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YMMV / Alan Jackson

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  • Awesome Music: "Where Were You (When the World Stopped Turning)", often considered one of the most truly moving and emotional songs written in response to 9/11. This song won the Grammy for Best Country Song for a reason. It also was named #1 on CMT's Top 100 lists for both "Television Moments" and "Songs of the Decade" (2000s).
    • Also "Drive (For Daddy Gene)", released right after it, a musical Heartwarming Moments in tribute to his father and his daughters.
  • Broken Base: "Where Were You" is one of his most popular songs, but some critics, most notably Trey Parker and Matt Stone, accused it of cashing in on a (at the time) recent tragedy. Parker himself also felt these accusations were going to happen, so it was bound to happen anyway.
  • Covered Up: Several instances.
    • Many country music fans are unaware that "Mercury Blues" is a pop standard from 1949, having been covered by The Steve Miller Band among others.
    • Or that "Summertime Blues" was recorded by several artists, including original singer Eddie Cochran and The Who.
    • "Song for the Life" was first recorded by its writer, Rodney Crowell, and had been recorded by several other acts.
    • "Tall, Tall Trees" was written by George Jones and Roger Miller, both of whom recorded it in the sixties.
    • "Little Bitty," written by Tom T. Hall, was originally recorded by him as well.
    • His version of "Who's Cheatin' Who" is far more well-known than Charly McClain's original.
    • Similarly, more probably recognize his version of "It Must Be Love" than Don Williams' version.
  • Ending Fatigue: He has a tendency to over-write at times:
    • On "Country Boy", the song has two bridges and multiple repetitions of the chorus.
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    • "I Still Like Bologna" has a third verse that doesn't really add anything to the song. Four verses is just a little too much.
    • "Long Way to Go" repeats the chorus about four times at the end.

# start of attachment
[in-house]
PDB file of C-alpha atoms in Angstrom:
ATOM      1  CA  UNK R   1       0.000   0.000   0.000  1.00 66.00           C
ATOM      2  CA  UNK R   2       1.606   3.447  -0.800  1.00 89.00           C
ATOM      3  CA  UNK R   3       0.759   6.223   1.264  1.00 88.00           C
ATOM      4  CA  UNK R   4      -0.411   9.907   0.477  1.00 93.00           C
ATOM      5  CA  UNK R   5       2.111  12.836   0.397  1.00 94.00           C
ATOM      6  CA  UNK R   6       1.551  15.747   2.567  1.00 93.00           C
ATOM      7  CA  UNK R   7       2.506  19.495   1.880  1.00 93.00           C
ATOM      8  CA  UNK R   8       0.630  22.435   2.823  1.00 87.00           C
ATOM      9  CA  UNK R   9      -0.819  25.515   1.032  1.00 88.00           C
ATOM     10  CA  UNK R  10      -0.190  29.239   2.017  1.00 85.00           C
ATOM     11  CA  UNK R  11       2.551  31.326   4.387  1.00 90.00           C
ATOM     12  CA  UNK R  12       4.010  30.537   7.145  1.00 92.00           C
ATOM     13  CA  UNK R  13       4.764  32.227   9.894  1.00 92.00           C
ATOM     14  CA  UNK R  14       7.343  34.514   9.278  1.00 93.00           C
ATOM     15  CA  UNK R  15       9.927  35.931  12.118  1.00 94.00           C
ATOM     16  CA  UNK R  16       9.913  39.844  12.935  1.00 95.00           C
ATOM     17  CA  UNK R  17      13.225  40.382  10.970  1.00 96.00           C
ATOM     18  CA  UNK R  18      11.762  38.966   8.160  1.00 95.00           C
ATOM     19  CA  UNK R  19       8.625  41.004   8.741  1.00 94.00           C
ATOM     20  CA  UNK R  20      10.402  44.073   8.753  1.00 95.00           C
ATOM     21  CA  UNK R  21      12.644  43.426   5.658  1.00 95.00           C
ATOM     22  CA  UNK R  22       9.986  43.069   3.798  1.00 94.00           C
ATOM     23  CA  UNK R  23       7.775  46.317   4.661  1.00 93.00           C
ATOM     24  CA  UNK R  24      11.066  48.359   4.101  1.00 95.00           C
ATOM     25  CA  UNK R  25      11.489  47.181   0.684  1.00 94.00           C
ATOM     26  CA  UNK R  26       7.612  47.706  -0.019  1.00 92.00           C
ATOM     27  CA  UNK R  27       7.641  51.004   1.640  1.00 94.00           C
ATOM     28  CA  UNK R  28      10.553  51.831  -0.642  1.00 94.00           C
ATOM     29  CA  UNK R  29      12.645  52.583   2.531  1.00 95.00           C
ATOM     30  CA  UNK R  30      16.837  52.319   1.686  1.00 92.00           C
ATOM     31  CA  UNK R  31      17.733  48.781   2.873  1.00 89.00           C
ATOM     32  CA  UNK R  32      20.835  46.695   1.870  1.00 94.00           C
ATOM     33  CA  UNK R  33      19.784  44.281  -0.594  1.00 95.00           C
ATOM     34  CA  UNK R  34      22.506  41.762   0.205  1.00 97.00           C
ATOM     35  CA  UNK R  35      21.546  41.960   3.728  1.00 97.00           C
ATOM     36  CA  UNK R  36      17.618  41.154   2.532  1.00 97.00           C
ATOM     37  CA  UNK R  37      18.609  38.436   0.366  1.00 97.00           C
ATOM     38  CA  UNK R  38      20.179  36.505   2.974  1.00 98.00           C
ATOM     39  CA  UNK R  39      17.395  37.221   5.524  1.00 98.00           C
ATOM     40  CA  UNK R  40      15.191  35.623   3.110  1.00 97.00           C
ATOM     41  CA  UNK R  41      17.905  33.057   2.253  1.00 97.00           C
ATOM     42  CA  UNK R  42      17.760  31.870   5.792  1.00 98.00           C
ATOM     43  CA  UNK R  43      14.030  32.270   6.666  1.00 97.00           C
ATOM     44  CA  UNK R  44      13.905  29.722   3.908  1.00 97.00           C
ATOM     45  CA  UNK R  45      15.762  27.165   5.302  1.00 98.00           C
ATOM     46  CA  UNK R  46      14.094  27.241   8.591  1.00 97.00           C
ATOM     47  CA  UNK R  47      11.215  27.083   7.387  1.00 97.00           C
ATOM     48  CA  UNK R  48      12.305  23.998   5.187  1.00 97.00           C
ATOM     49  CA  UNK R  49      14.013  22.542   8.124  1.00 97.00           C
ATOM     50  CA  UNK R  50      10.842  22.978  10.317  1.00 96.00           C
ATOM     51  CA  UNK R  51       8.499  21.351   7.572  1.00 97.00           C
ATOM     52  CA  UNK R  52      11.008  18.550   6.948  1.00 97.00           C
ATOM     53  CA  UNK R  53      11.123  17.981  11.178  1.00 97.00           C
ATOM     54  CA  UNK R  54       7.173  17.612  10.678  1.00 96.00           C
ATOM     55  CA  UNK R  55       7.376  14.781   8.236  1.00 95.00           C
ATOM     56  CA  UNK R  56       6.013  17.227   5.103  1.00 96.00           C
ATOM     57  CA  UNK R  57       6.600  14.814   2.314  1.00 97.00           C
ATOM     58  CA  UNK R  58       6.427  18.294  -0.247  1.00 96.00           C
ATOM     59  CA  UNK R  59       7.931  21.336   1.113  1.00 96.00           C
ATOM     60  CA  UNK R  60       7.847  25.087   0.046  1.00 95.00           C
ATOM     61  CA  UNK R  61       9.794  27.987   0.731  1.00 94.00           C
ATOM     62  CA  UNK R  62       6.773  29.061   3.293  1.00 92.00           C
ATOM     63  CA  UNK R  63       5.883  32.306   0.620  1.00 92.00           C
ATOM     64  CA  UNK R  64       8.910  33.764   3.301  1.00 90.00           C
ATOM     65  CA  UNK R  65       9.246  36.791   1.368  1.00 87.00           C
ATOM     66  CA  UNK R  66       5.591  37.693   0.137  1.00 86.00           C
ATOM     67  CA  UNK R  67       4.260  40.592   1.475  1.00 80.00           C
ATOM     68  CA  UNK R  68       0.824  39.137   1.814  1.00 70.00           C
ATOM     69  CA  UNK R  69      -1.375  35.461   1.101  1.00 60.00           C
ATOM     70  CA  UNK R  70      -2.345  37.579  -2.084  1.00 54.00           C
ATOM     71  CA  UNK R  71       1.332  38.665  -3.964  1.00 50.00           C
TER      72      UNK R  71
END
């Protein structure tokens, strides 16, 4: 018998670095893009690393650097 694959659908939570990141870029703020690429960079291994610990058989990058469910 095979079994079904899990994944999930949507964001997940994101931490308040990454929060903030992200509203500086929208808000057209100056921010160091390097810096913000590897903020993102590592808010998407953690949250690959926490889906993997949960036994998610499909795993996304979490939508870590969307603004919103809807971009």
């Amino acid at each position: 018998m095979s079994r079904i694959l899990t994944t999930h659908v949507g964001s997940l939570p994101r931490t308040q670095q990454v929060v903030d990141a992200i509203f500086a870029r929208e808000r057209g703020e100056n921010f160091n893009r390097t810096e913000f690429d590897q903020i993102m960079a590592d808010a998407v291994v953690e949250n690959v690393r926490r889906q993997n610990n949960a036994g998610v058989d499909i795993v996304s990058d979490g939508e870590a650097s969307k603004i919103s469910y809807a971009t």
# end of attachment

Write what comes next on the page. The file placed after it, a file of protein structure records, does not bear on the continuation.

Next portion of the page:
• First and Foremost: Although his cover of "It Must Be Love" got to #1 in 2000, making it one of the few country songs to have more than one chart-topping rendition, it's still thought of almost exclusively as Don Williams's song. This is likely because the original was already a staple of the classic-country format, while Jackson's take isn't old enough yet to be "classic".
  • Misaimed Fandom: Although it's blatantly a Take That! to pop singers who cross over to country, "Gone Country" is often interpreted as a celebration of the genre.
    • Jackson himself has since ran with this.
  • Painful Rhyme: Also very present in his work.
    • "Where I Come From" contains some real gems: "turnpike"/"midnight," "Ventura"/"finger," "dinner"/"soprano," "Kentucky"/"thunder" and "Tulsa"/"salsa".
    • "Ice" and "about" in "Good Time".
    • "Ashpalt" and "red dirt" in "Country Boy".
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    • "Jim and Jack and Hank" has several, including "jokin'"/"lonely", "curlers"/"water", "left me"/"hate me", etc.
  • Second Verse Curse: The radio edit of "Good Time" cut two verses and most of the solos.
  • Sequel Displacement: His first album was New Traditional, a long-forgotten independent release from 1987. Also, his first Arista single was "Blue Blooded Woman", which was quickly forgotten in favor of "Here in the Real World".
  • Signature Song: "Don't Rock the Jukebox", "Chattahoochee", "Gone Country", "Where Were You", "It's Five O'Clock Somewhere" to name a few.
  • Tear Jerker: "Where Were You" as mentioned above. There's also "Monday Morning Church", where a man is so upset by his religious wife dying that he can hardly even look at her Bible or talk to God.
    • "Sissy's Song", which he wrote as a tribute to his long-time housekeeper after she died suddenly.
  • Unintentionally Unsympathetic: The narrator of "Where I Come From": in the second verse, he badmouths a diner waitress because his meal "ain't like Mama fixed it", and in the third, he blatantly insults a woman who did nothing more egregious than ask him if he had plans for dinner purely because she doesn't (for whatever reason) "sing soprano."

Example of: